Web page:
Hints for prospective authors of research papers for the ACM Symposium on Software Visualization

  1. For any new tool or technology that the paper introduces, clearly describe the technology's intended user group and the software development tasks that the technology improves. An intended user group could be quite specific (cell phone users, financial analysts using spreadsheets) or quite broad (computer science students, professional developers), and the tasks could be drawn from any phase of a software project (requirements elicitation, feature implementation, debugging, correcting faults in the field, etc.) or could be a related domain-specific activity (finding mistakes in spreadsheets, optimizing simulation algorithms for drug design).
  2. Support your claims. For example, if your claims are about ease of comprehension, support them by a user study or an evaluation of some form, e.g., a cognitive walkthrough. Or, if your claims are about greater efficiency of execution, measure that with order statistics (big Oh) or runtime measurements. And so on.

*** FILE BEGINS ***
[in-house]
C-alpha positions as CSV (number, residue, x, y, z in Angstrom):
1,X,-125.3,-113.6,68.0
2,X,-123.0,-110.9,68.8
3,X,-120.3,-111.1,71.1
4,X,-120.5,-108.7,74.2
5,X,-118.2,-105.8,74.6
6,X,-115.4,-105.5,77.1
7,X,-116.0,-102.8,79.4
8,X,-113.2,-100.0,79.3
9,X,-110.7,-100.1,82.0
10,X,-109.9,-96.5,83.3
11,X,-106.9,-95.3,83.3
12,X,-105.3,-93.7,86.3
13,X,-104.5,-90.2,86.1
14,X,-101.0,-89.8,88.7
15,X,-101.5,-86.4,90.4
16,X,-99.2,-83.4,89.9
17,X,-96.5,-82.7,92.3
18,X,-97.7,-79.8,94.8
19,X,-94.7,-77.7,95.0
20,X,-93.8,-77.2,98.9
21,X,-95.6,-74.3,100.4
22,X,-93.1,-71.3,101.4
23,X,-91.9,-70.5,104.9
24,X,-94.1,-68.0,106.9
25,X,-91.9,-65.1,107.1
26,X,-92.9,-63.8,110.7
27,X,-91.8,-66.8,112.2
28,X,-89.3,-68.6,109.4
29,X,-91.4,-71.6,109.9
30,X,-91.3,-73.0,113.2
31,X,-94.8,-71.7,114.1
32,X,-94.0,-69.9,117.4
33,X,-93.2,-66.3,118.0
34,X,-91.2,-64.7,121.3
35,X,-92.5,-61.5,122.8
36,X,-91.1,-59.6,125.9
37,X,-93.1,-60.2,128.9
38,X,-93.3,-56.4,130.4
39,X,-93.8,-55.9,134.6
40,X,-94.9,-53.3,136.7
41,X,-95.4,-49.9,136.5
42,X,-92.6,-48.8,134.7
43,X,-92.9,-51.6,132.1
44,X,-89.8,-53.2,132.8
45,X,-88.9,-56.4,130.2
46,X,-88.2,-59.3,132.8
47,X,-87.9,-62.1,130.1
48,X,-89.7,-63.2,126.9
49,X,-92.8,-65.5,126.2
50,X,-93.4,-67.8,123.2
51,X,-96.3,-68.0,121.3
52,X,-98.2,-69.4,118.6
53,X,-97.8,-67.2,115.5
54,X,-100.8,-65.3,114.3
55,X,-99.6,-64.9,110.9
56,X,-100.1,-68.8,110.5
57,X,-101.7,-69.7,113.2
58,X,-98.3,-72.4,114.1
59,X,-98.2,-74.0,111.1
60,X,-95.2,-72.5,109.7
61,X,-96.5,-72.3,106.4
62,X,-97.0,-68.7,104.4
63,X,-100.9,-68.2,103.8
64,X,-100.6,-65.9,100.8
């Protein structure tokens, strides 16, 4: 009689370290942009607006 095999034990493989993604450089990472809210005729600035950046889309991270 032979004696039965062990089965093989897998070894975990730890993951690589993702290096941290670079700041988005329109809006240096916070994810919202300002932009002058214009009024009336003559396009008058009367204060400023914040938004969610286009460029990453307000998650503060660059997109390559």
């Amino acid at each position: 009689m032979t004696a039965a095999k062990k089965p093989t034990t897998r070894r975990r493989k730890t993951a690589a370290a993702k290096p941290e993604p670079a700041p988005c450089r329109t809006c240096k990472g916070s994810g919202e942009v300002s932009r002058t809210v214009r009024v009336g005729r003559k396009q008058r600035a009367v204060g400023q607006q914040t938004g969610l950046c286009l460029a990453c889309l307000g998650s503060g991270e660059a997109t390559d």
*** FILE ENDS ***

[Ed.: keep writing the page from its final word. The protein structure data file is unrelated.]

3. Justify the chosen visual metaphors, colors, scales, etc. When these choices represent trade-offs in a design space, describe why the final choice is better than the rejected alternatives.
  4. Make clear what the new scientific contribution being made by your paper is. To do this, compare your work with relevant work of other researchers. A large portion of the work that will help you address this issues can, in many cases, be found by looking through the proceedings of the previous SOFTVIS conferences that can be found in the ACM digital library or the proceedings of related events. Another potentially useful source is the On-line Visualization Bibliography. (Feel free to add your own papers relevant to visualization research to this bibliography, via the web form.)
  5. Submissions must not have been published previously and must not be currently under consideration by another conference or journal. If you have a previously published paper or one that is under review that you would like to distinguish from your SOFTVIS submission, don't hesitate to clarify the distinction in the body of your paper.